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enter image description here

Is the capsule's straight face visible? Or the round one? Is that top view or bottom view?

Do all datasheets use the same orientation?

This is the datasheet. I'm not looking for an answer specific to this datasheet. I want to know how to identify pins when there's a representation like this shown. Some datasheets use 3D images with pin labels, but not this one.

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It MOSTLY works as others say here. BUT on occasions the presentation is non standard and you MUST check in every case that what you see is self consistent or you will get caught out. Front and bottom view is the norm. Pins 123 left to right is the norm. 321 is not unknown. Anything the mind can conceive MAY happen. just to keep you awake, occasionally it's wrong :-). – Russell McMahon Aug 2 '14 at 11:34
Just the bottom view alone is clear by itself. – Olin Lathrop Aug 2 '14 at 14:20
@Cornelius Looking up a datasheet another IC in the same package but with more readable drawings is a valid strategy. When dealing with standard IC packages, it works most of the time. – Nick Alexeev Aug 2 '14 at 17:41
up vote 10 down vote accepted

There are two common projection methods for technical drawings.

First-angle projection
First-angle projection is as if the object were sitting on the paper and, from the "face" (front) view, it is rolled to the right to show the left side or rolled up to show its bottom.

enter image description here

enter image description here

Third-angle projection
Third-angle is as if the object were a box to be unfolded. If we unfold the box so that the front view is in the center of the two arms, then the top view is above it, the bottom view is below it, the left view is to the left, and the right view is to the right.

enter image description here

enter image description here

This is actually the projection method used in the example data sheet. I marked the two planes that were used.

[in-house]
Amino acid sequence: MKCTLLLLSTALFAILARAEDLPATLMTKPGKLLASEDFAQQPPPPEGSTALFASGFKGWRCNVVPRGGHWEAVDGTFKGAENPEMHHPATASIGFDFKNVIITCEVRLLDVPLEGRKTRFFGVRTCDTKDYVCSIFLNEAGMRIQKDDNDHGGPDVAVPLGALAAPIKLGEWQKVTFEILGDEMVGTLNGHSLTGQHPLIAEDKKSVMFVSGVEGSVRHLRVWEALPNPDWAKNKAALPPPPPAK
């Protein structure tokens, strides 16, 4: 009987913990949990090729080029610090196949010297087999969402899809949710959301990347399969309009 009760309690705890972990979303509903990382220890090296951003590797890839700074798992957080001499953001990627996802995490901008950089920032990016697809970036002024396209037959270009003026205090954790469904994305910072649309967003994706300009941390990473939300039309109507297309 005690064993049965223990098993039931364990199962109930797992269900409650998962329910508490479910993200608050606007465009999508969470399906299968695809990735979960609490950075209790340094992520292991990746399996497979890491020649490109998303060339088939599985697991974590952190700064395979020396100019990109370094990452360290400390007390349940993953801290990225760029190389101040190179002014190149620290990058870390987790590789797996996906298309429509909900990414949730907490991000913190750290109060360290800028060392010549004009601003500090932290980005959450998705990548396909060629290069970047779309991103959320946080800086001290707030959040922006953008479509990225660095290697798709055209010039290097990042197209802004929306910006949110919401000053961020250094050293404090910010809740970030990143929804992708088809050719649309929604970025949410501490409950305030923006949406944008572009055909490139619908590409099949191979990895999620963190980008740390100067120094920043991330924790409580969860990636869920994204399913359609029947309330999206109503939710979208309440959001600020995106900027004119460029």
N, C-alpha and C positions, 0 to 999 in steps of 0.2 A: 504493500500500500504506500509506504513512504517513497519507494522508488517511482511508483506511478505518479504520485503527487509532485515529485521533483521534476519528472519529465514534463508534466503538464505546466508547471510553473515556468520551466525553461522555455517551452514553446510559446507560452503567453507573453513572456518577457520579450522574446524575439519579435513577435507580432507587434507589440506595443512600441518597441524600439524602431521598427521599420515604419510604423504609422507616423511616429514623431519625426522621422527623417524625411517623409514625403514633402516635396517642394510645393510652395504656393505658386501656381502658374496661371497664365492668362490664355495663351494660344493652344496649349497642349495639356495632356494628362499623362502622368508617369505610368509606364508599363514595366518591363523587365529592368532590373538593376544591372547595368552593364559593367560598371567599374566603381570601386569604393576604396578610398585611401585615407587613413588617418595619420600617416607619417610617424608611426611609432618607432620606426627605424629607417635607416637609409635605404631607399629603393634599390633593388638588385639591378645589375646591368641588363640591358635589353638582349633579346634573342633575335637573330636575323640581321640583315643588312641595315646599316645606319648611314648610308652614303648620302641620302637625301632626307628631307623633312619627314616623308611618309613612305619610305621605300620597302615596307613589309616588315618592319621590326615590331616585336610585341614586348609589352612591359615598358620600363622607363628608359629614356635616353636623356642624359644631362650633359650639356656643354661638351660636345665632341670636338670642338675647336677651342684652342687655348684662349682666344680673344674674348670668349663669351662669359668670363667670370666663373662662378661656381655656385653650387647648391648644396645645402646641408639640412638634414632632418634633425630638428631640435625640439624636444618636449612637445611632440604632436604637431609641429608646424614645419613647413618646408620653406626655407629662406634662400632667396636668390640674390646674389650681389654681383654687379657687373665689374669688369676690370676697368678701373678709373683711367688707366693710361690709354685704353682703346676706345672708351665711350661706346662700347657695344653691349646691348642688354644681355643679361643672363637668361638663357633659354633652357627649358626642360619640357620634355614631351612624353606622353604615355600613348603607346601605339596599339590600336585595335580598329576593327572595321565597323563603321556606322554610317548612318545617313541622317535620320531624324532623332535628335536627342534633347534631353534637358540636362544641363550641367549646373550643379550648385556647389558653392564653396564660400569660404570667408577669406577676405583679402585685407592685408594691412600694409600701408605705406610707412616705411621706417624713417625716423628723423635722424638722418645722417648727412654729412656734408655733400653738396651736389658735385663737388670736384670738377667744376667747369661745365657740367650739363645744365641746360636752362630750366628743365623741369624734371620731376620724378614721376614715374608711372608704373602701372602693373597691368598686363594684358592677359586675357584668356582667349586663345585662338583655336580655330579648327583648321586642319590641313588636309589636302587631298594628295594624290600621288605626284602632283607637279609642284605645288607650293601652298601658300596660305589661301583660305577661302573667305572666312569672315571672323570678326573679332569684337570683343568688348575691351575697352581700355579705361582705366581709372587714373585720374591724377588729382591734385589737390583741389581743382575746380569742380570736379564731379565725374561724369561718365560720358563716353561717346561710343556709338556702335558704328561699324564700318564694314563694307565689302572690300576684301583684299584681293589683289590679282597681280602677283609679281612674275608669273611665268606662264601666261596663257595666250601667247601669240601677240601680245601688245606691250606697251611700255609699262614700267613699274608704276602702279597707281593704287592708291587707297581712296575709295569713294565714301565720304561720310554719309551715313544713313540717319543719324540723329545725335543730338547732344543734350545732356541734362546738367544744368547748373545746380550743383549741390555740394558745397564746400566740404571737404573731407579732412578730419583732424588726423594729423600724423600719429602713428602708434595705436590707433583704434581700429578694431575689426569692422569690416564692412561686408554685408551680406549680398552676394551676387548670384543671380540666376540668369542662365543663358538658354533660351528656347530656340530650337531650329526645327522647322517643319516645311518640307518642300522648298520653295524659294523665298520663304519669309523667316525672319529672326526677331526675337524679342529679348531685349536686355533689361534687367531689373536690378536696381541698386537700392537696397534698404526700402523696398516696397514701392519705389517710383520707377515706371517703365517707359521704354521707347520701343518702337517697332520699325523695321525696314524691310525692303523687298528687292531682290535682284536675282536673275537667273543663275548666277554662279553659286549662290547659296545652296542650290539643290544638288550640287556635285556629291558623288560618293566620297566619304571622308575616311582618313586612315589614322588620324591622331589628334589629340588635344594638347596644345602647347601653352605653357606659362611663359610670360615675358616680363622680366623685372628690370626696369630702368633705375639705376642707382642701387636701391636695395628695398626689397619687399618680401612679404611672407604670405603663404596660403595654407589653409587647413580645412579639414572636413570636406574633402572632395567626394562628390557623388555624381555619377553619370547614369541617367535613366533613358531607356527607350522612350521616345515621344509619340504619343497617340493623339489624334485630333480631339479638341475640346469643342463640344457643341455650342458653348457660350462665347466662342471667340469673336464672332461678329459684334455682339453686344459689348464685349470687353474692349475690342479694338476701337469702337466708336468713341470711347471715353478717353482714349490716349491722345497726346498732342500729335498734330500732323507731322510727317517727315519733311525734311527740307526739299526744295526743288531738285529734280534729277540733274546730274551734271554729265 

So what about the question "how do I know what method was used"?

On engineering drawings, the projection angle actually "should be" denoted by an international symbol consisting of a truncated cone, respectively for first-angle and third-angle (standard in the USA, Japan , Canada, and Australia).

enter image description here

As this "indicator" is often not present, the other option you have is to actually look at the planes and evaluate the view by looking at the properties of the object as the answer from Vladimir Cravero already pointed out. I would assume that the indication is often omitted because/when the projection type can already be identified unambiguously this way.

Source and additional information.

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+1, that's very interesting – Vladimir Cravero Aug 2 '14 at 13:05

The one you see is the straight face, and that's a bottom view.

Look closely at the images:

  • on the first one you see two couples of vertical lines: the two internal ones can be visible only if you look at the transistor with the straight face facing you. If it was rotated by 180° along the vertical axis you would only see a rectangle with no internal vertical lines.

  • on the second one you should just apply the same principle: if it was a top view the pins would not be visible, so that's a bottom view indeed.

The general rule then is: grab the component and try to orient it like the drawings, there is only one possibility, that's the right one. The principle is: think of what is visible and what is not. I'm not sure if I've actually seen this in a datasheet, but sometimes dashed lines are used to draw not visible parts. The same bottom view with dashed pin outlines would have been a top view.

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